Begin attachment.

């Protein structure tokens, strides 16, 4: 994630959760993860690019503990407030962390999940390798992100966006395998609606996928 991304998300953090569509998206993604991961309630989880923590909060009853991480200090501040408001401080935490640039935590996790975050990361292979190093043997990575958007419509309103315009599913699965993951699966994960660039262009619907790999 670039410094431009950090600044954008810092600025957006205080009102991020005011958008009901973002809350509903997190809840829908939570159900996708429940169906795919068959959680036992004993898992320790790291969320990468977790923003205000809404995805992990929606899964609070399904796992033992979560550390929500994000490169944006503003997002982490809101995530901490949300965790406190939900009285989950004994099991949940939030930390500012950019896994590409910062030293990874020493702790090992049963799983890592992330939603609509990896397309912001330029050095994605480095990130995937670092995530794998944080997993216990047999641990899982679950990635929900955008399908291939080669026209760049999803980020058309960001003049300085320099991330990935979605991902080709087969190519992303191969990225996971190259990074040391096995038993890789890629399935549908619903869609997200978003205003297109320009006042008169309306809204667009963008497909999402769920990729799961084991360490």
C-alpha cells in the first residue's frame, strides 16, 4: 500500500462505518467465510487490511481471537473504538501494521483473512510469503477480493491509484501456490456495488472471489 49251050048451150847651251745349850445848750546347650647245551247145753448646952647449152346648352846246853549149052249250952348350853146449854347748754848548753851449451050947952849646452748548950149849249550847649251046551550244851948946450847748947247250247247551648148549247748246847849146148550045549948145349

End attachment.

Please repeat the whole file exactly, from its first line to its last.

């Protein structure tokens, strides 16, 4: 994630959760993860690019503990407030962390999940390798992100966006395998609606996928 991304998300953090569509998206993604991961309630989880923590909060009853991480200090501040408001401080935490640039935590996790975050990361292979190093043997990575958007419509309103315009599913699965993951699966994960660039262009619907790999 670039410094431009950090600044954008810092600025957006205080009102991020005011958008009901973002809350509903997190809840829908939570159900996708429940169906795919068959959680036992004993898992320790790291969320990468977790923003205000809404995805992990929606899964609070399904796992033992979560550390929500994000490169944006503003997002982490809101995530901490949300965790406190939900009285989950004994099991949940939030930390500012950019896994590409910062030293990874020493702790090992049963799983890592992330939603609509990896397309912001330029050095994605480095990130995937670092995530794998944080997993216990047999641990899982679950990635929900955008399908291939080669026209760049999803980020058309960001003049300085320099991330990935979605991902080709087969190519992303191969990225996971190259990074040391096995038993890789890629399935549908619903869609997200978003205003297109320009006042008169309306809204667009963008497909999402769920990729799961084991360490």
C-alpha cells in the first residue's frame, strides 16, 4: 500500500462505518467465510487490511481471537473504538501494521483473512510469503477480493491509484501456490456495488472471489 49251050048451150847651251745349850445848750546347650647245551247145753448646952647449152346648352846246853549149052249250952348350853146449854347748754848548753851449451050947952849646452748548950149849249550847649251046551550244851948946450847748947247250247247551648148549247748246847849146148550045549948145349